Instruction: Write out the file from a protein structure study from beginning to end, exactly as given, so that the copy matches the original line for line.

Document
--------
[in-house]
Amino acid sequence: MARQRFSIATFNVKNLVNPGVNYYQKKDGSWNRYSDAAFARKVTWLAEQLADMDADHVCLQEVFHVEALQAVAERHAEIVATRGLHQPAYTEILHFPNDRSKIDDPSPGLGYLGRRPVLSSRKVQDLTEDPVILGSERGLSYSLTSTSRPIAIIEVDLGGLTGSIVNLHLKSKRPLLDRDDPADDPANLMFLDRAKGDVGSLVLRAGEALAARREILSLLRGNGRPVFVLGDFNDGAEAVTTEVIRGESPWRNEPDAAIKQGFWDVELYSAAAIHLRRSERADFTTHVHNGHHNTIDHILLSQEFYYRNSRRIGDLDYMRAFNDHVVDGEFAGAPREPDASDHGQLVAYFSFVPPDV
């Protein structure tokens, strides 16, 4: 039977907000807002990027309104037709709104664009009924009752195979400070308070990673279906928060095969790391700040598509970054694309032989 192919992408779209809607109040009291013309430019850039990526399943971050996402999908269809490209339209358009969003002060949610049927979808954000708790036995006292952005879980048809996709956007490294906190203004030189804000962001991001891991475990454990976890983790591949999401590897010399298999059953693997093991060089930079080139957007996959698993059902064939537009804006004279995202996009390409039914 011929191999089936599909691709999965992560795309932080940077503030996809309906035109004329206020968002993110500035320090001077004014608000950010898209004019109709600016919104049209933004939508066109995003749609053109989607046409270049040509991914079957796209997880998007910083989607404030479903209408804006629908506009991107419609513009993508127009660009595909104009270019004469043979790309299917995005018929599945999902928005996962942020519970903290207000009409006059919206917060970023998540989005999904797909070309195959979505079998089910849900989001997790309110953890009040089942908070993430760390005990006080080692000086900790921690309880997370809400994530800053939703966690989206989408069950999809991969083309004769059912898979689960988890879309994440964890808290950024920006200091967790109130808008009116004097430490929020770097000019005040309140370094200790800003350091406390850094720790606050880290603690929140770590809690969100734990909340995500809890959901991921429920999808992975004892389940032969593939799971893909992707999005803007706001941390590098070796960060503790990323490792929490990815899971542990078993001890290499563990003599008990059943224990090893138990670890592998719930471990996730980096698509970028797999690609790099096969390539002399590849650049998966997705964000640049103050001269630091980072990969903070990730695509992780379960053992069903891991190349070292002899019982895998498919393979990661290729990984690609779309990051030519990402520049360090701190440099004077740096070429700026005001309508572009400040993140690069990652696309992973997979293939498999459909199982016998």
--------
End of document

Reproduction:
[in-house]
Amino acid sequence: MARQRFSIATFNVKNLVNPGVNYYQKKDGSWNRYSDAAFARKVTWLAEQLADMDADHVCLQEVFHVEALQAVAERHAEIVATRGLHQPAYTEILHFPNDRSKIDDPSPGLGYLGRRPVLSSRKVQDLTEDPVILGSERGLSYSLTSTSRPIAIIEVDLGGLTGSIVNLHLKSKRPLLDRDDPADDPANLMFLDRAKGDVGSLVLRAGEALAARREILSLLRGNGRPVFVLGDFNDGAEAVTTEVIRGESPWRNEPDAAIKQGFWDVELYSAAAIHLRRSERADFTTHVHNGHHNTIDHILLSQEFYYRNSRRIGDLDYMRAFNDHVVDGEFAGAPREPDASDHGQLVAYFSFVPPDV
């Protein structure tokens, strides 16, 4: 039977907000807002990027309104037709709104664009009924009752195979400070308070990673279906928060095969790391700040598509970054694309032989 192919992408779209809607109040009291013309430019850039990526399943971050996402999908269809490209339209358009969003002060949610049927979808954000708790036995006292952005879980048809996709956007490294906190203004030189804000962001991001891991475990454990976890983790591949999401590897010399298999059953693997093991060089930079080139957007996959698993059902064939537009804006004279995202996009390409039914 011929191999089936599909691709999965992560795309932080940077503030996809309906035109004329206020968002993110500035320090001077004014608000950010898209004019109709600016919104049209933004939508066109995003749609053109989607046409270049040509991914079957796209997880998007910083989607404030479903209408804006629908506009991107419609513009993508127009660009595909104009270019004469043979790309299917995005018929599945999902928005996962942020519970903290207000009409006059919206917060970023998540989005999904797909070309195959979505079998089910849900989001997790309110953890009040089942908070993430760390005990006080080692000086900790921690309880997370809400994530800053939703966690989206989408069950999809991969083309004769059912898979689960988890879309994440964890808290950024920006200091967790109130808008009116004097430490929020770097000019005040309140370094200790800003350091406390850094720790606050880290603690929140770590809690969100734990909340995500809890959901991921429920999808992975004892389940032969593939799971893909992707999005803007706001941390590098070796960060503790990323490792929490990815899971542990078993001890290499563990003599008990059943224990090893138990670890592998719930471990996730980096698509970028797999690609790099096969390539002399590849650049998966997705964000640049103050001269630091980072990969903070990730695509992780379960053992069903891991190349070292002899019982895998498919393979990661290729990984690609779309990051030519990402520049360090701190440099004077740096070429700026005001309508572009400040993140690069990652696309992973997979293939498999459909199982016998």